What is the difference between restumping and underpinning?

The main difference between restumping and underpinning is that restumping is used for foundation repairs when a house is built on stumps, whereas underpinning is used when a house is built on a slab. 

Restumping and underpinning are two commonly used processes for repairing foundation or footings in a completely different structural setup. While restumping is used to repair damage to a foundation, underpinning is used to stabilize an existing foundation.

To know how they work and the variations they got, it’s a matter of discussion, and we must learn the basics of these two methods. In this article, we will discuss restumping and underpinning and their differences.

What is restumping?

Restumping is the process of reinforcing a foundation by replacing broken or damaged stumps with new ones. The process is only possible when the building is on stumps. Restumping and reblocking are often used interchangeably, 

The three most popular stump materials, each with advantages and disadvantages, include:

Timber – Commonly used in the 60s-70s, timber is the most common type of restumping. But it is also the most prone to damage from moisture and termites.

Concrete – It is considered more durable but also more expensive.

Steel – Steel is the most expensive type of restumping, but it is also the most durable.

If you want to know how long does it take to restump a house, check our blog here.

What is Underpinning?

Underpinning is the process of stabilizing the foundations of an existing building or other structure by excavating and reinforcing the footing. It is a common repair method for structures with foundation problems.

Underpinning can be done using several methods, including mass concrete, piling, mini-piling, screw piles, jet grouting, and geo-polymer resin injection.

Mass Concrete – The process involves excavating around the foundation and pouring a large amount of concrete to support the foundation.

Piling – This process involves driving steel or concrete piles into the ground to support the foundation.

Mini-Piling – A combination of both mass concrete and piling, mini-piling involves the installation of small diameter piles to support the foundation.

Screw Pile –  A type of piling, where a screw-shaped steel pile is screwed into the ground to support the foundation.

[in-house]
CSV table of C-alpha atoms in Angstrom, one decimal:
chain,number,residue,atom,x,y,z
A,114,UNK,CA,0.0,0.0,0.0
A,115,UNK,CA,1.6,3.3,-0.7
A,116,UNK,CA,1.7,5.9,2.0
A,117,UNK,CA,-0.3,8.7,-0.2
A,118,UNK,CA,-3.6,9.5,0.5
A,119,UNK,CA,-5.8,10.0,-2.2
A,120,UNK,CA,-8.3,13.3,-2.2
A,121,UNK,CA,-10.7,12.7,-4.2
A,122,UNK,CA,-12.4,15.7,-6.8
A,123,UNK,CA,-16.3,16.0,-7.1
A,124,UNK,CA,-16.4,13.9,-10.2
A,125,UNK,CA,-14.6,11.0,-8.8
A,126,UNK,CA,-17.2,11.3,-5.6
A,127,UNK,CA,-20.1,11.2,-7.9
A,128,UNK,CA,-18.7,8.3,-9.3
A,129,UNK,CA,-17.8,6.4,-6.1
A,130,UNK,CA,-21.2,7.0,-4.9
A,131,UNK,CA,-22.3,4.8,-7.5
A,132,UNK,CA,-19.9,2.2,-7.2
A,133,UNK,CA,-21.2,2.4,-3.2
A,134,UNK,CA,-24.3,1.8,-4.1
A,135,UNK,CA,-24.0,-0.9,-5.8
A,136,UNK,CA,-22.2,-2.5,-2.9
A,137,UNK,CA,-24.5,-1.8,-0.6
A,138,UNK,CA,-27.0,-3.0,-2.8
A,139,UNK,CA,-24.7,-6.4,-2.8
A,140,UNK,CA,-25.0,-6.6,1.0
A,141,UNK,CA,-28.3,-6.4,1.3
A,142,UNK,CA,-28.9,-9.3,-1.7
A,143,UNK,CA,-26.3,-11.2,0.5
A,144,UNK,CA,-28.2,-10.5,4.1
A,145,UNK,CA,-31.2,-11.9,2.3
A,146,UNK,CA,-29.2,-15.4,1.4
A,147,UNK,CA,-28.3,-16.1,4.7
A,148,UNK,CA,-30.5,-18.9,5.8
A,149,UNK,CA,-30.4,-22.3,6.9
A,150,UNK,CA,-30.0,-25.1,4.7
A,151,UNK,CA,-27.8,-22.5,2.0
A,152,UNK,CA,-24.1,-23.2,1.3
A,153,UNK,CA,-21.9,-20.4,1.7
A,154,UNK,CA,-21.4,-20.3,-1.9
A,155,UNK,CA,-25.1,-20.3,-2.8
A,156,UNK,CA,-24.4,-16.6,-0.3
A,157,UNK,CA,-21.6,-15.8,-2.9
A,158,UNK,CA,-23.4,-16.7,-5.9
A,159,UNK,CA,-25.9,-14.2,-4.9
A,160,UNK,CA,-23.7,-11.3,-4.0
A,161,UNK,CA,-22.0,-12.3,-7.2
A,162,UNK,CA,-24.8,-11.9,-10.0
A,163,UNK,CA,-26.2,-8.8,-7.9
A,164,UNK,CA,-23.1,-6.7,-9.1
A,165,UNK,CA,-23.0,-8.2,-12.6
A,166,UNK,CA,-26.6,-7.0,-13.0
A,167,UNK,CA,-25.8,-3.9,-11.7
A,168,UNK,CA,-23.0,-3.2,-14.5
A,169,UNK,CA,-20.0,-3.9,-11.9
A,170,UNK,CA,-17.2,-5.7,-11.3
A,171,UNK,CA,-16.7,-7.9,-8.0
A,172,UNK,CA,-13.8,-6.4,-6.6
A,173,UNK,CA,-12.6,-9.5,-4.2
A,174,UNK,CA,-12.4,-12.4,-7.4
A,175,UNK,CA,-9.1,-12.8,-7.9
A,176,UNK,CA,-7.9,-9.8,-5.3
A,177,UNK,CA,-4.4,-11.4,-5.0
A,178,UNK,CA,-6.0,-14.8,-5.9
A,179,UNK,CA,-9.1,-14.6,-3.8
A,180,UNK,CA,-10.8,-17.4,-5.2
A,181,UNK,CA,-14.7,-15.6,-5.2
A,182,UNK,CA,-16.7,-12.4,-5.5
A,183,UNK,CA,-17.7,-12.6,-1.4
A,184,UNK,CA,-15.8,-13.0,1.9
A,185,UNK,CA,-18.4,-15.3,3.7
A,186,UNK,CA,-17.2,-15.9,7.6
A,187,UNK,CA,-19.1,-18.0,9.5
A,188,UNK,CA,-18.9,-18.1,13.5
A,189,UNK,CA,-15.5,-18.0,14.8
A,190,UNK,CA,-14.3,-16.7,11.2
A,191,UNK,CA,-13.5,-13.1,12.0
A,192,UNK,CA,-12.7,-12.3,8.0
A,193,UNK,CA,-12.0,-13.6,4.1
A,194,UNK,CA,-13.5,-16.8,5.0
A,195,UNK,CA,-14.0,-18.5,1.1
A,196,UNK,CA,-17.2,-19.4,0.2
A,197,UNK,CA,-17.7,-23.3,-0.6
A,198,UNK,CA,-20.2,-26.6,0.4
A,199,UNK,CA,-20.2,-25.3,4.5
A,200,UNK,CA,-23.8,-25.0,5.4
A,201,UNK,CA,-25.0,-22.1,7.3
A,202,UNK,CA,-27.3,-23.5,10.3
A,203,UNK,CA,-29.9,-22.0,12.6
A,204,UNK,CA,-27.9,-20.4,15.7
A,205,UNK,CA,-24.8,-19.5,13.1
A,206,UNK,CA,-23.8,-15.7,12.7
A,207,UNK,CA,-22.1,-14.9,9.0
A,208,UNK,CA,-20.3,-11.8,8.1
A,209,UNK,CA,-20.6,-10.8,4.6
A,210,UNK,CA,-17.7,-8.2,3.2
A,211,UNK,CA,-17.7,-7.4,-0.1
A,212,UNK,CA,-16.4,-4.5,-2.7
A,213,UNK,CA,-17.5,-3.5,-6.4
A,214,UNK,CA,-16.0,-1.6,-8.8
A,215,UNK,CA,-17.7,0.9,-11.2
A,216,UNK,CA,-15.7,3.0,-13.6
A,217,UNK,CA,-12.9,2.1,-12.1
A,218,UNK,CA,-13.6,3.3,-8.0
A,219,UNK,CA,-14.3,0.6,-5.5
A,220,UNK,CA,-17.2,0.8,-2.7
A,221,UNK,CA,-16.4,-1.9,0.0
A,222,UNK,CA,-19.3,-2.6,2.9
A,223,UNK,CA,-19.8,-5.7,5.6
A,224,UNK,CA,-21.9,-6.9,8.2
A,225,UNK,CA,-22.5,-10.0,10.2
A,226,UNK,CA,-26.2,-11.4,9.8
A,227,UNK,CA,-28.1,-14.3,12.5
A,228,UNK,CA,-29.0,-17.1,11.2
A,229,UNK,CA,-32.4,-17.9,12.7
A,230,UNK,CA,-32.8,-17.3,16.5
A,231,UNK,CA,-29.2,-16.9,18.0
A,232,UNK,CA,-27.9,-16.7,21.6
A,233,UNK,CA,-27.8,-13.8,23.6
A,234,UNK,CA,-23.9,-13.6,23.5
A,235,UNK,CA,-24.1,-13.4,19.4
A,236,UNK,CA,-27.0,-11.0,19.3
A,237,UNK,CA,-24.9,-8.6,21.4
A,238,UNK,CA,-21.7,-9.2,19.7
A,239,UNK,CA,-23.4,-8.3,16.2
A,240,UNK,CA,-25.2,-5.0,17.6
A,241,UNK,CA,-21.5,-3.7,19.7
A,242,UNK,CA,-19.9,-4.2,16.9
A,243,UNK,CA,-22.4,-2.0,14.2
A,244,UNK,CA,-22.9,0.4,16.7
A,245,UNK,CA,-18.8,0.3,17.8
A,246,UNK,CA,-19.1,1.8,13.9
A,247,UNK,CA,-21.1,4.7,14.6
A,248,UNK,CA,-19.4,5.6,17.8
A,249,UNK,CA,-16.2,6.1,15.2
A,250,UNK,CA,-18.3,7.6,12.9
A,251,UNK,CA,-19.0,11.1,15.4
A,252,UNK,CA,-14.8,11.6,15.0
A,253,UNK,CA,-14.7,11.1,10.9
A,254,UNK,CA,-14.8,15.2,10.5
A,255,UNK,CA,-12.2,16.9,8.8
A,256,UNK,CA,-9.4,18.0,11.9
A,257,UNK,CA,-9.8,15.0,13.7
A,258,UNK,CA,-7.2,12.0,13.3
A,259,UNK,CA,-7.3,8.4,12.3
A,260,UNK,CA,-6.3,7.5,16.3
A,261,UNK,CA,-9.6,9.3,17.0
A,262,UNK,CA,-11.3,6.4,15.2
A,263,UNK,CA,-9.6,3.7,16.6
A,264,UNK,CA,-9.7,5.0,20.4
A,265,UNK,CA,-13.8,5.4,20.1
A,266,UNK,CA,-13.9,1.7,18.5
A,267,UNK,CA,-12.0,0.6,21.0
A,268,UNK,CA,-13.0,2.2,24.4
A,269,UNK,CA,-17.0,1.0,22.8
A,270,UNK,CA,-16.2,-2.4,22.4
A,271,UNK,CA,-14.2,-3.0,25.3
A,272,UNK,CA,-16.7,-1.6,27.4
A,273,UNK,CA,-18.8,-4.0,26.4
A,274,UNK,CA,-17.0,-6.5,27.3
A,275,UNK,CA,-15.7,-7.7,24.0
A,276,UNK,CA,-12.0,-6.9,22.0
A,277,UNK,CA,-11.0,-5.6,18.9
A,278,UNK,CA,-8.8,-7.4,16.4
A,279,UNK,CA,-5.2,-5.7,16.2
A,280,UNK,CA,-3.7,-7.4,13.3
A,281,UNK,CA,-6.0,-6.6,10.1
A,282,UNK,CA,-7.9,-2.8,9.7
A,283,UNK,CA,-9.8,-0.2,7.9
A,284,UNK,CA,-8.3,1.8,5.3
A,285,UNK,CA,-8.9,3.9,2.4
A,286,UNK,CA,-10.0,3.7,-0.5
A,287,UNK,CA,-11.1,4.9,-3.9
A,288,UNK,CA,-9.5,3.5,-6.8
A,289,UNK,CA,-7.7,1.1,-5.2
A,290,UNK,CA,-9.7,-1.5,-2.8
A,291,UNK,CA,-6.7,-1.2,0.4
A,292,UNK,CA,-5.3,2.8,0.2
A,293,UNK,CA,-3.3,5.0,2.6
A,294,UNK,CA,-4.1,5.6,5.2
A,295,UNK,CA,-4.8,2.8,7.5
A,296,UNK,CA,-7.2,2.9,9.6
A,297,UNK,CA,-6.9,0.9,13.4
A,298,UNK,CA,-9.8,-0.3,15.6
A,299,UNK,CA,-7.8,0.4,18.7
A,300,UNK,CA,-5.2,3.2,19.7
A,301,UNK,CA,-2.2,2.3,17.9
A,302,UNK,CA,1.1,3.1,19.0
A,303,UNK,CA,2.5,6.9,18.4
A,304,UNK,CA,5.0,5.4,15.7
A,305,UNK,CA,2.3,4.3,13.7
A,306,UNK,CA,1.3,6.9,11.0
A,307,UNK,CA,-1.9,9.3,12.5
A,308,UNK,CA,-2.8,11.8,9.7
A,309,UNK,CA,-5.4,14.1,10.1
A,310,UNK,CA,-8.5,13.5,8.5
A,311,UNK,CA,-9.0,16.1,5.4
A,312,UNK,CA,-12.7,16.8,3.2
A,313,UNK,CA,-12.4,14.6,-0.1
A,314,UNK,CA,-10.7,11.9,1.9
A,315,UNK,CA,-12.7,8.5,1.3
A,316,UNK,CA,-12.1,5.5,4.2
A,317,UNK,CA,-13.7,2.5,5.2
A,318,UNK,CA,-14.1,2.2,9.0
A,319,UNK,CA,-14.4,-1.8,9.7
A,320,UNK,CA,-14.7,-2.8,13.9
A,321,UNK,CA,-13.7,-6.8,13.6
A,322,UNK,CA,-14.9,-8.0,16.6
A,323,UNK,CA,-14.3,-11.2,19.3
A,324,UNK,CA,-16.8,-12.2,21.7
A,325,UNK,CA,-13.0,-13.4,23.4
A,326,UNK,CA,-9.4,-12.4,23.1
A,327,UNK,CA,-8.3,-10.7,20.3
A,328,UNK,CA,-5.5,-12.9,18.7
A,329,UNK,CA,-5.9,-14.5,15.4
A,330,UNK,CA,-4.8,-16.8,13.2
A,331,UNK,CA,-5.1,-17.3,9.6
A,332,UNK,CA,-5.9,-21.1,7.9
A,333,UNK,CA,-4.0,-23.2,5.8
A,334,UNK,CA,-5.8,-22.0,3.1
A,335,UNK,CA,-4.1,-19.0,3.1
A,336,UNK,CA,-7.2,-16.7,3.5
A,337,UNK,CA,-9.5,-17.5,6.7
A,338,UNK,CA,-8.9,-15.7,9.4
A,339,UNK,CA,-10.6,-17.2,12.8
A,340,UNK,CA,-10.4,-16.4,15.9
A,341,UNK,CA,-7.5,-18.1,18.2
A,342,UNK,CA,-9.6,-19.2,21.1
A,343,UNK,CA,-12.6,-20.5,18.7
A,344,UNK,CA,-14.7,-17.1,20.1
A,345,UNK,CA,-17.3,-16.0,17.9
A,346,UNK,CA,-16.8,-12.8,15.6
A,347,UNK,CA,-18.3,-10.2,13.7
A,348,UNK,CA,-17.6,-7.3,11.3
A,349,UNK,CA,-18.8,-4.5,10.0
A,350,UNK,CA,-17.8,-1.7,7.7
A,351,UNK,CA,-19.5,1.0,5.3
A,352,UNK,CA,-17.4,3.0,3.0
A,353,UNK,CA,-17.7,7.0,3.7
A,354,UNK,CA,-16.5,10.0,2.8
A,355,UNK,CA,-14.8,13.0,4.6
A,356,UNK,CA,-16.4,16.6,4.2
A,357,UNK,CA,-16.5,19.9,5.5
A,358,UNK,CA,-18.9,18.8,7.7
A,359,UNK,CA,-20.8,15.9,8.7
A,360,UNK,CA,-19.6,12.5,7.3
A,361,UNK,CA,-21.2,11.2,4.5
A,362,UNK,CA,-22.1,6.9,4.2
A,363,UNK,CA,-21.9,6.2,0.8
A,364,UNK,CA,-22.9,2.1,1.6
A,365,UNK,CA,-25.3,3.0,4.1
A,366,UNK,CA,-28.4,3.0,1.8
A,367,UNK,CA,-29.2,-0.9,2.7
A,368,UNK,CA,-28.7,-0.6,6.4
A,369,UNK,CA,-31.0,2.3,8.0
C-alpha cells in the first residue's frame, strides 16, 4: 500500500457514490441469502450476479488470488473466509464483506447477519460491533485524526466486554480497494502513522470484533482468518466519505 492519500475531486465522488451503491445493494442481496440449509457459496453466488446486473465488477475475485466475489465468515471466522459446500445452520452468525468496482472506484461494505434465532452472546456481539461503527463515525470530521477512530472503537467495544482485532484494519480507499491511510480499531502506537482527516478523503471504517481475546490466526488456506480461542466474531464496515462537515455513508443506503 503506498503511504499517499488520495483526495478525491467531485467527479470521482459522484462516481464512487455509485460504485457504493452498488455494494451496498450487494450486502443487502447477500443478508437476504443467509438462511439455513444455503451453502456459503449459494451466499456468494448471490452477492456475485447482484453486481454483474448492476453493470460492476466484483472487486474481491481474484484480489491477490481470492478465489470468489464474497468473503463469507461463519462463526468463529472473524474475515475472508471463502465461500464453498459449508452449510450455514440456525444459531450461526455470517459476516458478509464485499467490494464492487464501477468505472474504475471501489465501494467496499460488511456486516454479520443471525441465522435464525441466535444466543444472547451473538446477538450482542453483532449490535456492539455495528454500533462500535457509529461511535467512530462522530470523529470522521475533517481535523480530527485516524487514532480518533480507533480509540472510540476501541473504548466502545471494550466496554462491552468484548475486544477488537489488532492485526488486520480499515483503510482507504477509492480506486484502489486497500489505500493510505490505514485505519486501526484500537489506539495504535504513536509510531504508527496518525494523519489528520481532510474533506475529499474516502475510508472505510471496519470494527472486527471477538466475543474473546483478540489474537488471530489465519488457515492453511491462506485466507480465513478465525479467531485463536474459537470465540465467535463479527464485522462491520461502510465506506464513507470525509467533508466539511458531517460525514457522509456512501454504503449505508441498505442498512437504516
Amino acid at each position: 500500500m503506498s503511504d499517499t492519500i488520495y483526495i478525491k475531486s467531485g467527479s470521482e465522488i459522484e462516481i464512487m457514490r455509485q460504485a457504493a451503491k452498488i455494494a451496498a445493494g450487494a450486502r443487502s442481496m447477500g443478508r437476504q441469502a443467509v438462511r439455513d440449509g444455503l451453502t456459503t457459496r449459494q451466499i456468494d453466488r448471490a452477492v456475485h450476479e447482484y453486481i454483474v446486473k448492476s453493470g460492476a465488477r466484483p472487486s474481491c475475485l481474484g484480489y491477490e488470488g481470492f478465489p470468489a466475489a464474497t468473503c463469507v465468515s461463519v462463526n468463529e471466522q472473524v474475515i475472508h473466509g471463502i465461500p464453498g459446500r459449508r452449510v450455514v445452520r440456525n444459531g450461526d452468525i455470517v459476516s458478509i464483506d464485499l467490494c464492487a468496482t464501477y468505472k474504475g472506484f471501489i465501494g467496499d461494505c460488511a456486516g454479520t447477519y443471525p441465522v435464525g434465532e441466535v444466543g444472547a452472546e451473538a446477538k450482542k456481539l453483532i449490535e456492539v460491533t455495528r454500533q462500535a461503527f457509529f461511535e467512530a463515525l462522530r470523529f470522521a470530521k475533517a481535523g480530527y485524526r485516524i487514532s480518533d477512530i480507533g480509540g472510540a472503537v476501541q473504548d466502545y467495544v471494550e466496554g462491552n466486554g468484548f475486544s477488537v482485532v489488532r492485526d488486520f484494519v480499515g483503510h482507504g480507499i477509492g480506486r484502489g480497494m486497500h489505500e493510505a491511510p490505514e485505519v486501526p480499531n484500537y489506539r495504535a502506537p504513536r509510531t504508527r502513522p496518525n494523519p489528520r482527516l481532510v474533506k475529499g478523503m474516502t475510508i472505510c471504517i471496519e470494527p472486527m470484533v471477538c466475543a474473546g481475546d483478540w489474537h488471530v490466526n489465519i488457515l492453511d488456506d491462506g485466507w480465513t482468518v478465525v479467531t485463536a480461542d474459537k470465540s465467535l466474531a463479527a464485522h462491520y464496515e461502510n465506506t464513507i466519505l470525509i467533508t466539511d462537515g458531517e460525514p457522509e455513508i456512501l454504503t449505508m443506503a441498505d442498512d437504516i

Jet Grouting –  A process where high-pressure jets of water are used to break up the soil and injected with concrete to form a column to support the foundation.

Geo-polymer Resin Injection –  A process where a geo-polymer resin is injected into the ground to fill voids and support the foundation.

Is underpinning the same as Restumping?

No, underpinning is not the same as restumping The main difference between restumping and underpinning is that restumping is used to repair a foundation by replacing the stumps. In contrast, underpinning is used to stabilize the foundation of a house built on a slab or strip footing.

How do I know if my house is built on stumps?

If you inspect around your house and notice that –

– Your house is raised up off the ground,

– It has wooden, concrete, or steel posts or stumps supporting it

Then your house is built on stumps.

If you are still unsure, it is recommended to contact a foundation repair contractor to inspect the site. After visiting the project, they can suggest how to carry out the foundation repair and can give you an estimate of the cost and time.

How do I know if my house is built on a slab?

If you found that your house is not raised up off the ground, and does not have any stumps supporting it, then chances are your house is built on a slab.

Another way to discover is – if you see ducted floor heating and cooling system, then it’s obvious that the house is built on slabs.

If you need help repairing your foundation, contact a professional foundation repair company. They can assess the damage and recommend the best course of action.